TAMPA — It's a Tampa tradition.
For decades, college and prep school rowing teams coming here for winter training have left their marks along the Hillsborough River seawall.
Sneaking out late at night, they painted barn door-sized squares of Princeton orange and Georgetown blue just above the waterline. They added team names ("Berkshire Bears!"), slogans ("Bury them") and inside jokes ("Rowing w/the fastest girls in town").
During the years when Tampa all but ignored the river, the school graffiti was okay. But now that City Hall has spent millions on the Riverwalk, it wants a different look for the most high-profile stretch of the trail.
So with the next section set to open in January, graffiti north of the Kennedy Boulevard bridge has been targeted for sandblasting this month.
That's one of the most visible stretches of team logos, and it has its fans. Some like the way the graffiti establishes Tampa's connections to far-flung centers of the sport. Some like to see the designs morph and change as teams paint and repaint. Some say it adds charm to the city.
"It feels like a place that people have used for something that's fun and productive and exciting," said Jay Alver, 21, a Harvard University senior who rowed on the Hillsborough while growing up on Davis Islands. "It's not like something artificial that somebody brought in. It feels like it grew up organically over time."
However beloved, the tradition has started to splinter, Tampa officials say. The wall to be sandblasted also has been painted by several fraternities as well as vandals with no apparent group ties.
"It's seems like over the last few years, more and more people have gotten involved in it," said Bob McDonaugh, Tampa's administrator of economic opportunity. "This is just an opportunity to get it cleaned up at one time."
In its place will go a new public art initiative similar to the "Agua Luces" lights installed on Tampa's bridges over the Hillsborough River in 2012. But these lights will be installed underwater, in the 20 to 30 feet between the Riverwalk and the seawall. As pedestrians pass by, motion sensors will change the color of the lights.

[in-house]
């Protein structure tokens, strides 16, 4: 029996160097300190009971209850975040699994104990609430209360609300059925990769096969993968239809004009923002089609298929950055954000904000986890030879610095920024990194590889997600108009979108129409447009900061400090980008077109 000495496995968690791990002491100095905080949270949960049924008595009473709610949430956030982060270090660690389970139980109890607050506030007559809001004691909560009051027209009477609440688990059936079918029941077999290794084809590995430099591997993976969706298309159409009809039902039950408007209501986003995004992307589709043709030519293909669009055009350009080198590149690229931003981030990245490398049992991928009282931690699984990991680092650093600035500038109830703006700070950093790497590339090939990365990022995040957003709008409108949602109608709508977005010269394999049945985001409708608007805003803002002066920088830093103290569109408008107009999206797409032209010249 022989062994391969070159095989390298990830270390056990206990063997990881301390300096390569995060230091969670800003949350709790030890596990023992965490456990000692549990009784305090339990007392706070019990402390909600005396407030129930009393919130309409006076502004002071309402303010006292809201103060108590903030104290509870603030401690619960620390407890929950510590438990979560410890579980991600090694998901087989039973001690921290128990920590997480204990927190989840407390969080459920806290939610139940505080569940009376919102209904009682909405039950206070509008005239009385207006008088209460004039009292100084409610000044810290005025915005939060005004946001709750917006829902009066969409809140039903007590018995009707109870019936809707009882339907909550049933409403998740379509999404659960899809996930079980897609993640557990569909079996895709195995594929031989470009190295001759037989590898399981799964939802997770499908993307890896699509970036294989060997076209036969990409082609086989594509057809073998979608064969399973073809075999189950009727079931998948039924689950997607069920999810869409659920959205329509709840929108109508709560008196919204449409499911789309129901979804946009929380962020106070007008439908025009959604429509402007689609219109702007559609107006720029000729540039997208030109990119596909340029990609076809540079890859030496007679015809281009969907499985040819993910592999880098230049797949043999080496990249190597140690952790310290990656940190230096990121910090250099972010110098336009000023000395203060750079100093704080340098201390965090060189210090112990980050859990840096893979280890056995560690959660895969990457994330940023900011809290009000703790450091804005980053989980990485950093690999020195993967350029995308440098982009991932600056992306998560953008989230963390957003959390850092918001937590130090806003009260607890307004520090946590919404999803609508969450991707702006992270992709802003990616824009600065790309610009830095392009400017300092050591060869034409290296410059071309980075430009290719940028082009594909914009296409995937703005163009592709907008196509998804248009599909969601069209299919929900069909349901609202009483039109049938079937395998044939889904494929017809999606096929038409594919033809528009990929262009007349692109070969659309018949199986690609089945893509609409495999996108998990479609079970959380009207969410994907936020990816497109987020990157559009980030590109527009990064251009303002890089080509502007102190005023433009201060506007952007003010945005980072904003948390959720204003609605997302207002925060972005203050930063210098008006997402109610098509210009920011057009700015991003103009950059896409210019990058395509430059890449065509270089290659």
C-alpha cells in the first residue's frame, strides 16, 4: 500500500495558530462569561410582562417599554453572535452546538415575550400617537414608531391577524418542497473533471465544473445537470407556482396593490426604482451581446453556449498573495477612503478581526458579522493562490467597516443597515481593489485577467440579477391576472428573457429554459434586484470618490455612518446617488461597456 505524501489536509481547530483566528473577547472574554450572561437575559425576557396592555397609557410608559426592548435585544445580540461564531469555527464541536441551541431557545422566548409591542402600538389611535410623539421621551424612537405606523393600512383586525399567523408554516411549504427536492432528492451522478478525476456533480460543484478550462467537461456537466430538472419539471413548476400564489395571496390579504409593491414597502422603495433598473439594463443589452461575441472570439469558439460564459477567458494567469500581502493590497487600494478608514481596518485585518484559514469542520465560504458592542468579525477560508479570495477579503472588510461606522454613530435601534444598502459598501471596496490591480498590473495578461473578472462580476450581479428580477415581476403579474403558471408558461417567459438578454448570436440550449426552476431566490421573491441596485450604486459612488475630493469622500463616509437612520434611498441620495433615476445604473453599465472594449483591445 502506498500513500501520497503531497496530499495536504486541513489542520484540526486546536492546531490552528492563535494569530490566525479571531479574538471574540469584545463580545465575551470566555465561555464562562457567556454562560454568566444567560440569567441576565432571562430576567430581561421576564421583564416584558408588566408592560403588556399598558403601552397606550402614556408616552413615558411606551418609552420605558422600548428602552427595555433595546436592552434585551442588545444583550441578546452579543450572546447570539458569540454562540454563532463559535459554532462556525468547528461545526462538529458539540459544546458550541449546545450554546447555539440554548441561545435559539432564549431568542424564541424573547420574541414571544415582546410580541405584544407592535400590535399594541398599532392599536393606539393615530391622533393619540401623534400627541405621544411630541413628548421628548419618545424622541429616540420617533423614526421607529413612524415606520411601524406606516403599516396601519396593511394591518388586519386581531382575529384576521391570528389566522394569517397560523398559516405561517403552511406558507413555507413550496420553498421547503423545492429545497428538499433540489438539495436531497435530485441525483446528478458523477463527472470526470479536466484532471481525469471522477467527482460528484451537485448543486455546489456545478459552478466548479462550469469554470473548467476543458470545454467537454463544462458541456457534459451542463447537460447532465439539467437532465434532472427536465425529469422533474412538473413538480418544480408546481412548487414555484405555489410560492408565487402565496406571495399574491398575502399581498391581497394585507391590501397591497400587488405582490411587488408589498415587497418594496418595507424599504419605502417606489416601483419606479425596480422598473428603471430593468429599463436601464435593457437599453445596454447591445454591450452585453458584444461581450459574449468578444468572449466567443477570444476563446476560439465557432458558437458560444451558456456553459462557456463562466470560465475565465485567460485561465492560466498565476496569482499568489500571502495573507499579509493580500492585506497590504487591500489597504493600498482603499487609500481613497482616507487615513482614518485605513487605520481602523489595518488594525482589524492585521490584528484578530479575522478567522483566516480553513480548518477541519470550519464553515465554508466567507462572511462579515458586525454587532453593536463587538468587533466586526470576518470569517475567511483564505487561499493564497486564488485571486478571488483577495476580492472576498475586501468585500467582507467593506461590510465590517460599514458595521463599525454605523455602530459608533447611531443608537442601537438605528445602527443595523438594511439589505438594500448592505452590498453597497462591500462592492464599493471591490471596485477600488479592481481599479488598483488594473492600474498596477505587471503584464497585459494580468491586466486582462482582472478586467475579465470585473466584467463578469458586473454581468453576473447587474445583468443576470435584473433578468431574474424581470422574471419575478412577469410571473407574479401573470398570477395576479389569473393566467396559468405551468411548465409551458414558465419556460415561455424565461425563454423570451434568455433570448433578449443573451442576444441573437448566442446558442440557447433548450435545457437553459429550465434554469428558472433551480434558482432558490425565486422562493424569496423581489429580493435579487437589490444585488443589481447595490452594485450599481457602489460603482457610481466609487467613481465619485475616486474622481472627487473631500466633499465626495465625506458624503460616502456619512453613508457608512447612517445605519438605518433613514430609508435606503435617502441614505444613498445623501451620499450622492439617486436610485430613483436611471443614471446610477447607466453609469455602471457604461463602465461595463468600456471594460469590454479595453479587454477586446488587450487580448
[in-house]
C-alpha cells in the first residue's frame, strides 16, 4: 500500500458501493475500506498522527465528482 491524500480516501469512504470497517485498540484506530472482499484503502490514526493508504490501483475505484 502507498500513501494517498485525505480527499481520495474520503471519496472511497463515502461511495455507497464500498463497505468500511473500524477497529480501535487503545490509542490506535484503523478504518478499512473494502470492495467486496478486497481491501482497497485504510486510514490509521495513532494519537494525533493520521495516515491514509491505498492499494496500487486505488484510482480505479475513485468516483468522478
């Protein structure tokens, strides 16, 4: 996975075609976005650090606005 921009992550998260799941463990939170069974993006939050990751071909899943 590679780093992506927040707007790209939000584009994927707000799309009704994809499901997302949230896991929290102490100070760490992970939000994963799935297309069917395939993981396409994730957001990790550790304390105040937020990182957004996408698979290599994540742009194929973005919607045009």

The city has no plans to scrub the graffiti from other seawalls.
"That's just one span," said Donna Chen, director of marketing and communications for the nonprofit Tampa Downtown Partnership. "You still have plenty of other graffiti art that's still in place and still intact."
Removing the graffiti will cost $80,000, with the cost split between the city and the nonprofit Friends of the Riverwalk.
On Thursday, the City Council will consider an agreement to give the Friends of the Riverwalk and its contractor, Anchor Sandblasting, access to the Riverwalk north of Kennedy for "cleaning and painting to remove staining and defacement," a memo to the council says. The work is expected to take two to three weeks.
The new public art, being done as part of the Lights on Tampa 2015 program, was designed by Wannemacher Jensen Architects.
And now that the city is bringing its own art to the seawall, officials say they will seek to have anyone who "defaces" the seawall or bridge by Kiley Garden and Curtis Hixon Waterfront Park fined for the costs of removal.
Historically, authorities have said the graffiti constituted "criminal mischief," but incidents involving law enforcement have been infrequent.
In 1987, three guys from Penn paid a small fine after being arrested while dangling a teammate over a bridge to paint a hard-to-reach spot. And in 1997, a women's team from Princeton got in trouble after a Tampa Tribune security guard caught them painting the west seawall next to the newspaper's offices.
Removing graffiti is not unprecedented. In 2009, construction of Curtis Hixon Waterfront Park entailed putting in a new seawall that eliminated some team tags. In 2012, bridges that were popular spots for graffiti were painted as part of the city's effort to light up the bridges at night.
Telling rowers to stow the paint brushes is nothing new, either. The nonprofit Stewards Foundation, which coordinates visits by more than 20 college teams a year, is warning the teams that the city will take legal action against anyone caught.
For the past two years, the Stewards Foundation has included a fine in its agreements with visiting teams: Get caught painting graffiti, and your organization will pay $2,500 or the costs of removal, whichever is greater.
"It's not cheap," Stewards Foundation president Tom Feaster said. When Tampa's waterfront was industrial, graffiti was one thing. But Feaster said he supports City Hall's efforts to bring more activity to the river, so now rowers should not be painting it. And since the fines went in place, he said, they haven't.
"They're getting the message."
Contact Richard Danielson at email@example.com or (813) 226-3403. Follow @Danielson_Times